Why Are There So Many Women in PR?

Sam Howzit

[Originally posted on PRSAY, the PRSA blog.]

That’s a question a lot of media watchers have been asking lately. Now that the rules of communications and interaction are being rewritten by a generation of digital natives who live their lives online 24/7, it’s time to reevaluate what this job—which I have loved ever since I made the shift from advertising to PR about six years ago—really means.

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Corporate Branding Digest, Dec. 2, 2013

Keys to Breakthrough Brand Messaging
(Branding Strategy Insider, 26.11.13)

In a world where it’s never been harder to get people’s attention, too many brands have nothing in their DNA and in their messages that brings a smile to the faces of consumers. They exist. But there is no Long Idea. There is nothing iconic. There are no delicious insights. As a result, their marketing is often just information and, hard as it is for many brand managers to hear this, pure-play marketing information is flatline from an excitement point of view.

Hashtags Breathe Life Back into Social Commerce
(Ad Age, 13.11.13)

Social commerce—the purchasing of products through social media—is on the rebound. And that rebound is being aided by an unlikely ally—the simple hashtag. Hashtags have migrated to Facebook from their origins on Twitter and are growing in use from Google+ to Tumblr as well. They have particularly benefited from the explosive growth of Instagram, where they make photos and videos easily categorized and searchable.

3 Ways Leaders Can Inspire and Motivate Employees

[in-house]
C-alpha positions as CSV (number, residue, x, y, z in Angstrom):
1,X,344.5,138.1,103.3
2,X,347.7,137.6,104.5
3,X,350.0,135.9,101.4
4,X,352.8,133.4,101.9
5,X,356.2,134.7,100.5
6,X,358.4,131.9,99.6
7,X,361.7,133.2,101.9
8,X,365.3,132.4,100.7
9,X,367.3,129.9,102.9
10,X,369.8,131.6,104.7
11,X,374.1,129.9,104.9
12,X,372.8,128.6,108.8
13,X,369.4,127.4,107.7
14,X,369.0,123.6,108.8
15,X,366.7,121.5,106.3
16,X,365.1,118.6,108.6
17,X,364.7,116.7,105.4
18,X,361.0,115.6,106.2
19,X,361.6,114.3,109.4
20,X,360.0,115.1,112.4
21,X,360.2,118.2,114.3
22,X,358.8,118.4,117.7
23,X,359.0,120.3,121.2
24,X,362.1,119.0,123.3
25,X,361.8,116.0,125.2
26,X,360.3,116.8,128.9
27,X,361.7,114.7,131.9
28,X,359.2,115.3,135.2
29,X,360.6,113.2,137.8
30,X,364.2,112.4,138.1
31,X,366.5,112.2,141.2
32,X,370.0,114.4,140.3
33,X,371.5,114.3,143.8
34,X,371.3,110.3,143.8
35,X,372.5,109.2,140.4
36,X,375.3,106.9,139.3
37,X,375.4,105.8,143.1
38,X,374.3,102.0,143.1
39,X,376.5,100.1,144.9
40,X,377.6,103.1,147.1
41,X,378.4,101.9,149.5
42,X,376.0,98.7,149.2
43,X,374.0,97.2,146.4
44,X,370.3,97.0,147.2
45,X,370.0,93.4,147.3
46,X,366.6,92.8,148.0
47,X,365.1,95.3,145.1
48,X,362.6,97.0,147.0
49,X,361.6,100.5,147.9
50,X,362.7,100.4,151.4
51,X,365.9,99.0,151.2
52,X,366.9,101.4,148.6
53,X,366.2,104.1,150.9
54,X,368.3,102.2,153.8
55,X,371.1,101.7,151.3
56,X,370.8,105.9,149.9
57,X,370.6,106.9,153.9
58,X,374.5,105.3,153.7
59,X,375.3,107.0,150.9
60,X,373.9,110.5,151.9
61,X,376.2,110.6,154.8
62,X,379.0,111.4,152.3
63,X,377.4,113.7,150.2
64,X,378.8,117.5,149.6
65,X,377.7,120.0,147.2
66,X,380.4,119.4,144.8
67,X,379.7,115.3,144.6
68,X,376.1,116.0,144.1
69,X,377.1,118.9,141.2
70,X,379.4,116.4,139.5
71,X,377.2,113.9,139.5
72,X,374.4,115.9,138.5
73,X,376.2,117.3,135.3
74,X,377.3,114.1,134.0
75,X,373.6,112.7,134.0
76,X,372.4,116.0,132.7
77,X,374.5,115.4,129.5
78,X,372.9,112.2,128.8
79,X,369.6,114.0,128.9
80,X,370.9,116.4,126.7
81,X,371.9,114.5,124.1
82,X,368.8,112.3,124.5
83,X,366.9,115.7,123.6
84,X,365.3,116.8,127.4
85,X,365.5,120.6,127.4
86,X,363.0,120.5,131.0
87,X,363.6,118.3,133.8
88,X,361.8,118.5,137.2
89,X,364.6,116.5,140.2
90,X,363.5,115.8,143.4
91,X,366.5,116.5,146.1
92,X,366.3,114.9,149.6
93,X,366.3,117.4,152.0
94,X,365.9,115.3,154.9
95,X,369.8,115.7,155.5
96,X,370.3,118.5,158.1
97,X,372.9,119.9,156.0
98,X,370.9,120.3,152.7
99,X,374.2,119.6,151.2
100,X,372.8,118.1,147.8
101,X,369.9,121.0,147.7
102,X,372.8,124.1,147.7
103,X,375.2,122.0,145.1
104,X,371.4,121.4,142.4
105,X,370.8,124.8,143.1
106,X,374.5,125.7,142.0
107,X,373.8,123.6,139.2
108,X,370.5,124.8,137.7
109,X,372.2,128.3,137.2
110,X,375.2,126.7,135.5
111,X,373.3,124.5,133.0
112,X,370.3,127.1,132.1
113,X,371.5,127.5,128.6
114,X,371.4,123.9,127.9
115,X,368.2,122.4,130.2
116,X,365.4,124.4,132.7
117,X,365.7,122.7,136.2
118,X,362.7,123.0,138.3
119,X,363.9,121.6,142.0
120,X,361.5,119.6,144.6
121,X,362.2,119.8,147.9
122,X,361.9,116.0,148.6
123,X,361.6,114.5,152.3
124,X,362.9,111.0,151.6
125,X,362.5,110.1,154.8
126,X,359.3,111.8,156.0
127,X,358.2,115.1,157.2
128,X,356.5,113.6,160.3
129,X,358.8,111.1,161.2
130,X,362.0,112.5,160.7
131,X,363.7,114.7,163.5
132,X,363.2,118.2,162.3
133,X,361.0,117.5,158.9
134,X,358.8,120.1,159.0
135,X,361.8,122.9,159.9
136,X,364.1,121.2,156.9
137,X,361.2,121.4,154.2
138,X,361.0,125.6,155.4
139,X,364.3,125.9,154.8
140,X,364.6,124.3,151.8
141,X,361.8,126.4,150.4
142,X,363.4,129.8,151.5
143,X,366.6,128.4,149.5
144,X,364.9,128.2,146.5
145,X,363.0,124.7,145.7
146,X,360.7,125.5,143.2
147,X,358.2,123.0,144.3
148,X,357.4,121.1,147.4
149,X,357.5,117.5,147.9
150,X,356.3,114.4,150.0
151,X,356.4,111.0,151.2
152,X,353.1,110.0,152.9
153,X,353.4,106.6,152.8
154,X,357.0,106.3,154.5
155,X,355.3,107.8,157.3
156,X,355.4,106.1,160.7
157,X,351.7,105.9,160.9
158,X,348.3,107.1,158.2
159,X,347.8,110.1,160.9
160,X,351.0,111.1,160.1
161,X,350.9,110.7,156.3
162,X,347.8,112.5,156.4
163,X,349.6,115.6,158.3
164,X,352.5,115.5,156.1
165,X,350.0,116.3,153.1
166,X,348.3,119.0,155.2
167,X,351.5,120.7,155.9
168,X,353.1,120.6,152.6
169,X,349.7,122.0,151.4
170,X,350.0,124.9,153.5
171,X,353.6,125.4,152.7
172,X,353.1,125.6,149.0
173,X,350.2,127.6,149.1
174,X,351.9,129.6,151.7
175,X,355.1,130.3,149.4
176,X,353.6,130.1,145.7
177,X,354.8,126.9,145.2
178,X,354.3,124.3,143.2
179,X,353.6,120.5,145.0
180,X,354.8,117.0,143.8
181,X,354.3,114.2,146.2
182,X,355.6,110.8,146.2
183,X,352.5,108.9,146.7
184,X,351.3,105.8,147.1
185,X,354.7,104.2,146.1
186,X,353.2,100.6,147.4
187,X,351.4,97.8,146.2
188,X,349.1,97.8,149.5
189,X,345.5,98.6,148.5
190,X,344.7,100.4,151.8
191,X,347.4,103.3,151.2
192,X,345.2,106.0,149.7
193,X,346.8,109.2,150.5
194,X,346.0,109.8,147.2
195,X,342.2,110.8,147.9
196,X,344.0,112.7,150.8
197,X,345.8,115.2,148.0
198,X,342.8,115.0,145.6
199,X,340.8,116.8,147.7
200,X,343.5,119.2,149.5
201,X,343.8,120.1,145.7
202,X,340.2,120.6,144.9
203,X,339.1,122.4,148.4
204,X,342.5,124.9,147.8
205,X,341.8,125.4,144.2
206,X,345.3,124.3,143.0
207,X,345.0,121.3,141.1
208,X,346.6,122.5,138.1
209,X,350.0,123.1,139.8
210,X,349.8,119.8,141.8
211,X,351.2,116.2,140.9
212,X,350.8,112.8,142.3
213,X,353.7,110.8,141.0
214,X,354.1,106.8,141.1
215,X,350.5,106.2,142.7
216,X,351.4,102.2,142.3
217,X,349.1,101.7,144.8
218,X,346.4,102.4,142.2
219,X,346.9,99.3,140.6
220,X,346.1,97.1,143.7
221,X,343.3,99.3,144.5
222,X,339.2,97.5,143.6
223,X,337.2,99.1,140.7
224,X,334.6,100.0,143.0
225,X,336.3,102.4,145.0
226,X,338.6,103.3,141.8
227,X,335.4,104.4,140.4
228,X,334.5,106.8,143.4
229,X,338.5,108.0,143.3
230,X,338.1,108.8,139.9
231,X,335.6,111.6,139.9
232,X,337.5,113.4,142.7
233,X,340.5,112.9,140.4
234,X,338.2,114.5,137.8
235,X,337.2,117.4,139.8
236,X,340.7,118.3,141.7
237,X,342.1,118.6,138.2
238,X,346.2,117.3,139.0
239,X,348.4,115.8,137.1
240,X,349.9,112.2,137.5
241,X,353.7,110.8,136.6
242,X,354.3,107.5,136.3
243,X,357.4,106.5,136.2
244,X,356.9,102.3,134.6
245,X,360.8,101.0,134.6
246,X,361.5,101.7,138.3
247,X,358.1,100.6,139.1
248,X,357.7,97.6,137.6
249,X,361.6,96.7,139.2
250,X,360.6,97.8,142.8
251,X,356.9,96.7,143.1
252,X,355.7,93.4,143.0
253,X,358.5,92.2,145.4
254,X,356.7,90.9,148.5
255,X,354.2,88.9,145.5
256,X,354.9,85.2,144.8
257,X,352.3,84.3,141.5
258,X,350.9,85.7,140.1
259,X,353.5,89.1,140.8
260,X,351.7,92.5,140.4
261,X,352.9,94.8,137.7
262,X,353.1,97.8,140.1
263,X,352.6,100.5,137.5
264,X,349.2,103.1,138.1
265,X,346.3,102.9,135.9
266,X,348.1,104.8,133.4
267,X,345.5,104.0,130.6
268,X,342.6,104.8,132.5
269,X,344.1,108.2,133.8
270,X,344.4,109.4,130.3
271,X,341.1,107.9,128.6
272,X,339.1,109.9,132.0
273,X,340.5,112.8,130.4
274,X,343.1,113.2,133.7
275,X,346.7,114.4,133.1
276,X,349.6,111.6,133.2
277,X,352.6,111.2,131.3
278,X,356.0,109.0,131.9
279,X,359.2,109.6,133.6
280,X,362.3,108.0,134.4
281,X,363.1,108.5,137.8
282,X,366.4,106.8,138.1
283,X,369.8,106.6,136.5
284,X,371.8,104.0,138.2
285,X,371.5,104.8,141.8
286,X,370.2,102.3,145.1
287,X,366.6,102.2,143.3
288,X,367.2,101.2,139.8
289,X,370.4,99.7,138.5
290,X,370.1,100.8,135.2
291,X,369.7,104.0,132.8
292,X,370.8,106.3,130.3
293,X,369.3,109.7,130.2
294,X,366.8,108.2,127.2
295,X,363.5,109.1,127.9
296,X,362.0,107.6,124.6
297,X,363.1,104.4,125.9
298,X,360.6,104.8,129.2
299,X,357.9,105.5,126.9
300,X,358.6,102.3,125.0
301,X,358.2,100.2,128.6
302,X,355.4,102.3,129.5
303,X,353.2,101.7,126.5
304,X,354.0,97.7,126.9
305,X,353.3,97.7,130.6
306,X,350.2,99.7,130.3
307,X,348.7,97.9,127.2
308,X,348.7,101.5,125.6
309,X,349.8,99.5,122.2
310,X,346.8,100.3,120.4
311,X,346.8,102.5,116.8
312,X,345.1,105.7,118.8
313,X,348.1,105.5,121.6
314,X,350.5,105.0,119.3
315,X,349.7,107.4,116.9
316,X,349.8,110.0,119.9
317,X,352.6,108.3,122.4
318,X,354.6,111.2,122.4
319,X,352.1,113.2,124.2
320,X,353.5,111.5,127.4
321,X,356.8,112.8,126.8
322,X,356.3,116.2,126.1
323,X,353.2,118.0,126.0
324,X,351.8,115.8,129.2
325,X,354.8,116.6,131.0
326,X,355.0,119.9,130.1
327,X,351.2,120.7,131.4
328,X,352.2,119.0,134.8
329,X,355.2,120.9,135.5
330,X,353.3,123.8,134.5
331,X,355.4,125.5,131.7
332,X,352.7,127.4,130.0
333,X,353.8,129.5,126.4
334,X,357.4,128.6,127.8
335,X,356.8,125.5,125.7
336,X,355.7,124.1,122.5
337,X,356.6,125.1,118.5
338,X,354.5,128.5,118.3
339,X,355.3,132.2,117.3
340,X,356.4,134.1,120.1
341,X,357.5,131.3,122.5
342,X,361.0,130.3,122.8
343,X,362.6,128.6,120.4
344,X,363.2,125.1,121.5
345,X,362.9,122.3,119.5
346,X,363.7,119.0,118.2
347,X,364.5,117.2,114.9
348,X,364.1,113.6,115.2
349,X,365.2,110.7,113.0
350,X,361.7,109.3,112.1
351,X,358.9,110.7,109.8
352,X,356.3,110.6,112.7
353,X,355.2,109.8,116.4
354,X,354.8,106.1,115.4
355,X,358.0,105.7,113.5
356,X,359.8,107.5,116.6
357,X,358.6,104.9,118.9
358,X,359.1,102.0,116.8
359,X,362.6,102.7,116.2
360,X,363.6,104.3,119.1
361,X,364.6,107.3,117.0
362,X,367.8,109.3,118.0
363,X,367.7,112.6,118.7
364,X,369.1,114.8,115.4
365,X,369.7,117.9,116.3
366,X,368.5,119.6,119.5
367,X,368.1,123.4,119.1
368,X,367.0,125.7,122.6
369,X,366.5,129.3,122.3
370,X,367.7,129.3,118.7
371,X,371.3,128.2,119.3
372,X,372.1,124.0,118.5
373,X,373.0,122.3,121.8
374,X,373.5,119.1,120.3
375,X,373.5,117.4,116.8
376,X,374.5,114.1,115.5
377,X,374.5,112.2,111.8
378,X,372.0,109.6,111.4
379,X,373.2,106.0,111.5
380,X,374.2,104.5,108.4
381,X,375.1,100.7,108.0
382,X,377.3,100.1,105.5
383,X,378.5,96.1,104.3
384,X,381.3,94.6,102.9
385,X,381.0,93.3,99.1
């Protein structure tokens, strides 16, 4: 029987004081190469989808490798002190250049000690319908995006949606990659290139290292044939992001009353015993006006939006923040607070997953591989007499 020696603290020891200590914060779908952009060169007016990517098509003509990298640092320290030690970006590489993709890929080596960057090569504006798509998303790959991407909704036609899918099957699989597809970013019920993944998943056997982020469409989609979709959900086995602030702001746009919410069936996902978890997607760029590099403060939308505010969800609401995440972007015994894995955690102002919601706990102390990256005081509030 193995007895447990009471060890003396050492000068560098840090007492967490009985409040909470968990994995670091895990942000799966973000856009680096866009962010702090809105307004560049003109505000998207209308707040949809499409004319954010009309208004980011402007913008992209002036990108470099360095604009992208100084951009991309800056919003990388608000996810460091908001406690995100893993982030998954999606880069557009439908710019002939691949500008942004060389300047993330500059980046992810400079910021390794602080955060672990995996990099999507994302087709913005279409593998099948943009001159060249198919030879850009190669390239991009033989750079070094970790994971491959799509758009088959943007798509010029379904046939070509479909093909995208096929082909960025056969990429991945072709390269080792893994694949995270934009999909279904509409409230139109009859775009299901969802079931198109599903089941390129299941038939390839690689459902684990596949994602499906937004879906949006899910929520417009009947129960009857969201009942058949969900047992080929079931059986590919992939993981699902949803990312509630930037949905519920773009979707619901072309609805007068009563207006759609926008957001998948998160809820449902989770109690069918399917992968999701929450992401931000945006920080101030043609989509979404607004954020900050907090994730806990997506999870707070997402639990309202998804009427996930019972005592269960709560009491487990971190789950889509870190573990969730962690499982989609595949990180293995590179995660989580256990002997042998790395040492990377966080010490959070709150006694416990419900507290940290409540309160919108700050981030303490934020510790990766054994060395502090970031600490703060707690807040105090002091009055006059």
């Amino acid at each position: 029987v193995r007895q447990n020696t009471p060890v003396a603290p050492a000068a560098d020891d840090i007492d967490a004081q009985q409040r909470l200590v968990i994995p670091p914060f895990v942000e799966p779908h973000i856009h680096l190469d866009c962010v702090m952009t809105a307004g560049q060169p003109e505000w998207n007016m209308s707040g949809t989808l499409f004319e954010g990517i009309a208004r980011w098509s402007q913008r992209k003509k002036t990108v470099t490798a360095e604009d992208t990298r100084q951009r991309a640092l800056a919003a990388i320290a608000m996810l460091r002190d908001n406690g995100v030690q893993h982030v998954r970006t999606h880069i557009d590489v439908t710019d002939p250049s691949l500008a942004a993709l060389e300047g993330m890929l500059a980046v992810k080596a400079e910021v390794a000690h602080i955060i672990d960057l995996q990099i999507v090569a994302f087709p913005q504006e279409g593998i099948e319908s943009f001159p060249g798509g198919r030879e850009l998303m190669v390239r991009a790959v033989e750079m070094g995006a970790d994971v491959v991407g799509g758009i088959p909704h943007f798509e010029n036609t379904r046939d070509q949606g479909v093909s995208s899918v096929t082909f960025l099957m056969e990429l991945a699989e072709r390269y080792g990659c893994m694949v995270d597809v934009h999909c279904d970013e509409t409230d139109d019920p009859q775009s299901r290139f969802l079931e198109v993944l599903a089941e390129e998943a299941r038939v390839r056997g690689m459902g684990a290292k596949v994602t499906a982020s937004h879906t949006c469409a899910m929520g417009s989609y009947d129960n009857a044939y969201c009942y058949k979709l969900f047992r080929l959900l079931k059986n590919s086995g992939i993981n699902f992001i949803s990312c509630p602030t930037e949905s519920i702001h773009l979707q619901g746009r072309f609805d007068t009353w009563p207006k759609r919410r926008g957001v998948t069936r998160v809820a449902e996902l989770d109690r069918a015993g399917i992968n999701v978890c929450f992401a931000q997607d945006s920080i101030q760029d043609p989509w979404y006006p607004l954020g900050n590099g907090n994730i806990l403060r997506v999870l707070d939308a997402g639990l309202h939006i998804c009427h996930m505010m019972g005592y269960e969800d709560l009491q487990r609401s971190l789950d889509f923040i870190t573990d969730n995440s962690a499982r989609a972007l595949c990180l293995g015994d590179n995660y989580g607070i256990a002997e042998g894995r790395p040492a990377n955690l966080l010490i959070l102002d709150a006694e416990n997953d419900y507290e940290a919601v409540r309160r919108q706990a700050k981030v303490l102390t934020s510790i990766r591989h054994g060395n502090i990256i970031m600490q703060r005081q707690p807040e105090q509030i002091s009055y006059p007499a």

(All Business Experts, 24.10.13)

To lead people is far different than to manage people, but the two are not mutually exclusive. Managing is far more involved with the tasks that people do, and leading is more about the people who perform the tasks. In order to achieve great things, you’ll need to do both well, but exceptional leadership skills will make it far easier to manage, as everybody involved is striving to achieve the same goal.

6 Tips for Using Social Media to Screw Business as Usual
(Virgin.com, 30.09.13)

Social media has become one of the best ways for environmental start-ups and non-profits to generate interest (and funding) for their causes. We are all learning as we go, but Virgin Unite, the Elders, the Carbon War Room, Branson Centres of Entrepreneurship, OceanElders and Global Commission on Drug Policy are all harnessing social media to share our messages further. Here are our top six tips.

“An optimist sees an opportunity in every calamity; a pessimist sees a calamity in every opportunity.” —Winston Churchill

Corporate Branding Digest, Sept. 4, 2013

5 Common Brand Messaging Mistakes by Marketers
(Mashable, 05.08.13)

Messaging is an important part of branding. Your marketing messages must capture your audience’s attention and compel them to action, whether they’re shopping in the store, browsing on your web site or recommending your product to a friend. And yet even the most seasoned marketers sometimes struggle to develop effective messaging.

Taking the Guesswork Out of Content Marketing
(PRWeek, 20.08.13)

Content marketing is the marketing tactic du jour. Like social media marketing, WOM marketing and good old-fashioned leaflet drops, content marketing is another way to get people talking.

Planning for a Social Media Crisis
(Ragan’s PR Daily, 21.08.13)

If you’ve ever managed a social media crisis, you know that it can be an all-consuming experience. All you want to do is go home and bury your head in a mountain of pillows and blankets. At the same time, the last thing you want to do is stop working until it’s solved.

Social Media the Most ‘Reliable’ Form of Customer Service Contact, but Only 2 Percent Have Used It Recently